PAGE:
Former home secretary admits to ‘upping removals’ in direct response to anti-immigration press coverage

Ex-Labour politician Lord Blunkett says there were times during his tenure when 'pressure was so great' that he had to take 'unpleasant' steps – which he admits were sometimes 'overdone'

May Bulman
Social Affairs Correspondent
Wednesday 14 November 2018 23:12 GMT
Former home secretary Lord David Blunkett admits to ‘upping removals’ in direct response to anti-immigration press coverage

A former Labour home secretary has admitted that he ordered staff to “up removals” in direct response to anti-immigration press coverage during his time in office.

Lord David Blunkett, who served in the role between between 2001 and 2004 under Tony Blair, said there were times during his tenure when “the pressure was so great” following media reports that he was forced to take “unpleasant” steps – which he admitted were sometimes “overdone”.

Speaking to the Human Rights Committee in an evidence session on immigration detention, he said: “I said to staff you’ve really got to up the removals because we’re being made monkeys of because the press are running stories about the thousands of people whose appeals have been turned down and have not been removed and the system is shown to be breaking down.

“So the message from minister would be you’ve got to take these steps, and some of those steps were so unpleasant that we had to say sorry the message has been overdone. The dawn raids and people being dragged out of bed, and who in a civilised society feels comfortable with that? Nobody.”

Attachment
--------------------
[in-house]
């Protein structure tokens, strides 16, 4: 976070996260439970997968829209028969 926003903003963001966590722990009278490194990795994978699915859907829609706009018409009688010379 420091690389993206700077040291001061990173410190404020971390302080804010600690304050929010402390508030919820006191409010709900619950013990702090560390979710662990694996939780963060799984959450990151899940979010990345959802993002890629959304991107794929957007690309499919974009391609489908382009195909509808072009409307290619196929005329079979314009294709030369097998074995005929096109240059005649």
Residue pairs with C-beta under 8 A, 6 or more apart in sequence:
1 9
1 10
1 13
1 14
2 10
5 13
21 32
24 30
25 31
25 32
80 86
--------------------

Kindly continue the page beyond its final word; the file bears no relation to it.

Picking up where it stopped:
Lord Blunkett also described a tendency to avoid the “blame culture” in the Home Office, saying: “On so many occasions there would be so many people to blame that there would be nobody working there anymore.”

Support free-thinking journalism and attend Independent events

On the topic of the Windrush scandal, which saw deportation threats made to the children of Commonwealth citizens, who despite living and working in the UK for decades, were told they are living in the UK illegally because of a lack of official paperwork, he apportioned some of the blame to himself.

“I was surprised that things that I thought we’d done didn’t work. I thought we’d dealt with that, in terms of those who were British citizens but weren’t really passport holders," he said. “If we were giving those rights, why didn’t the Windrush issues get picked up at the time? It must have been because we – and I include myself – failed to make clear the changes and the intentions of those changes at the time.”

Join our commenting forum

Join thought-provoking conversations, follow other Independent readers and see their replies


Thank you for registering

Please refresh the page or navigate to another page on the site to be automatically logged inPlease refresh your browser to be logged in